In the past few decades, there has been a surge of international interest in the impact of arts and culture on health and wellbeing at an individual and societal level. However, as very few postgraduate courses cover both arts and health, there is a shortage of new researchers coming into the field. Many researchers in related disciplines (e.g. social science, psychology and humanities) have an interest in arts in health yet lack the connections, awareness of what the field entails and confidence to engage in arts in health research themselves. Consequently, LINK, LEARN, LEAD proposes a three-pronged approach to introduce more early career researchers (ECRs) to the field of arts in health. A networking event alongside a major conference in 2017 will LINK together ECRs interested in the field. The production of 10 freely-available podcast interviews with experts in arts in health will help ECRs from related fields to LEARN more. And in a one-day event, 50 promising ECRs will receive mentoring in developing ideas to enable them to LEAD their own arts in health research projects.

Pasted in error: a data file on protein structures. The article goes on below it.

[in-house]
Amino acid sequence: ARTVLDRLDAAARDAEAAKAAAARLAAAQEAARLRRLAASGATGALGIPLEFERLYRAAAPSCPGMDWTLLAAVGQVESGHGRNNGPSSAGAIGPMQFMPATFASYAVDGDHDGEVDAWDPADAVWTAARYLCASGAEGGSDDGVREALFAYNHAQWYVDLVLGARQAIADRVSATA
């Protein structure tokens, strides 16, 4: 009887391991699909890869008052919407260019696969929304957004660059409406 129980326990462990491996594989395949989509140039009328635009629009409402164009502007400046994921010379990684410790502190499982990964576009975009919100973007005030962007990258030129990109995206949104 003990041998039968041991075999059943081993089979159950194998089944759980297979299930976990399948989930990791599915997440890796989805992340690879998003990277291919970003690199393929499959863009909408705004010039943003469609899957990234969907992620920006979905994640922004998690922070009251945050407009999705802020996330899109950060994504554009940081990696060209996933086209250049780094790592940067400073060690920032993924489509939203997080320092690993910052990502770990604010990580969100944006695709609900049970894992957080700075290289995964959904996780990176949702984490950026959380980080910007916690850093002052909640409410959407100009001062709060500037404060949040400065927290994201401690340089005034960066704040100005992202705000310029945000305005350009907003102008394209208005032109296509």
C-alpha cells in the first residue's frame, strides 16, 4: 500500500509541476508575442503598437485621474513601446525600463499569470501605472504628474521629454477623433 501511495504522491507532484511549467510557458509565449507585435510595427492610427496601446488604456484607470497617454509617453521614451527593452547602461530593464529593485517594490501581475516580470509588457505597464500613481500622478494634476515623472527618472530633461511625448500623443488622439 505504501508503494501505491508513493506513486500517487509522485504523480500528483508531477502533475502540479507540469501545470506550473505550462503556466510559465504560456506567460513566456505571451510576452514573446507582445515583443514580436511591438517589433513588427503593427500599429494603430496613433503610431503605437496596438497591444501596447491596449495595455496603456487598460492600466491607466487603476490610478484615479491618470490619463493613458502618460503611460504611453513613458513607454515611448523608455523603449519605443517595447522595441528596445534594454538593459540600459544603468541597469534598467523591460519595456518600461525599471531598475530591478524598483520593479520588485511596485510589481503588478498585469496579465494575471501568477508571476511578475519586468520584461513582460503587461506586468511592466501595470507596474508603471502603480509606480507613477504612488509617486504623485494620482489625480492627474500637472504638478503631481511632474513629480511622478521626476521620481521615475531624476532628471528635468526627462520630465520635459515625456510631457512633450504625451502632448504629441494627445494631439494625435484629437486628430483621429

Award value: £11,820
Farrand Carrapico, Dr Helena
Lecturer in Politics and International Relations, School of Languages and Social Sciences; Aston University
Talking (in)Security: fostering engagement on UK internal security in a post EU- referendum context
The present proposal is aimed at fostering engagement on a topic that was severely underrepresented in the debate on the United Kingdom (UK)'s exit from the European Union (EU) and which continues to be so in a post-referendum context: the UK's internal security. Bearing in mind the continued absence of debate in this area, the applicant underlines the urgent need for engagement and dissemination in relation to the risks associated to "Brexit". The application proposes to approach these issues through four engagement activities aimed at identifying internal security risks, mentoring early career researchers, and shaping policy. It includes: 1) the setting up of a network mixing early career and more advanced scholars working on internal security; 2) the organization of an academic workshop where the members of the network will reflect on internal security; 3) the dissemination of the workshop findings through a public engagement event aimed at young adults; and 4) the reporting of the workshop findings and public engagement event results to policy makers.
Award value: £14,615
Floyd, Dr Jonathan
Lecturer in Political Theory, School of Sociology, Politics, and International Studies; University of Bristol
Political Philosophy meets Politics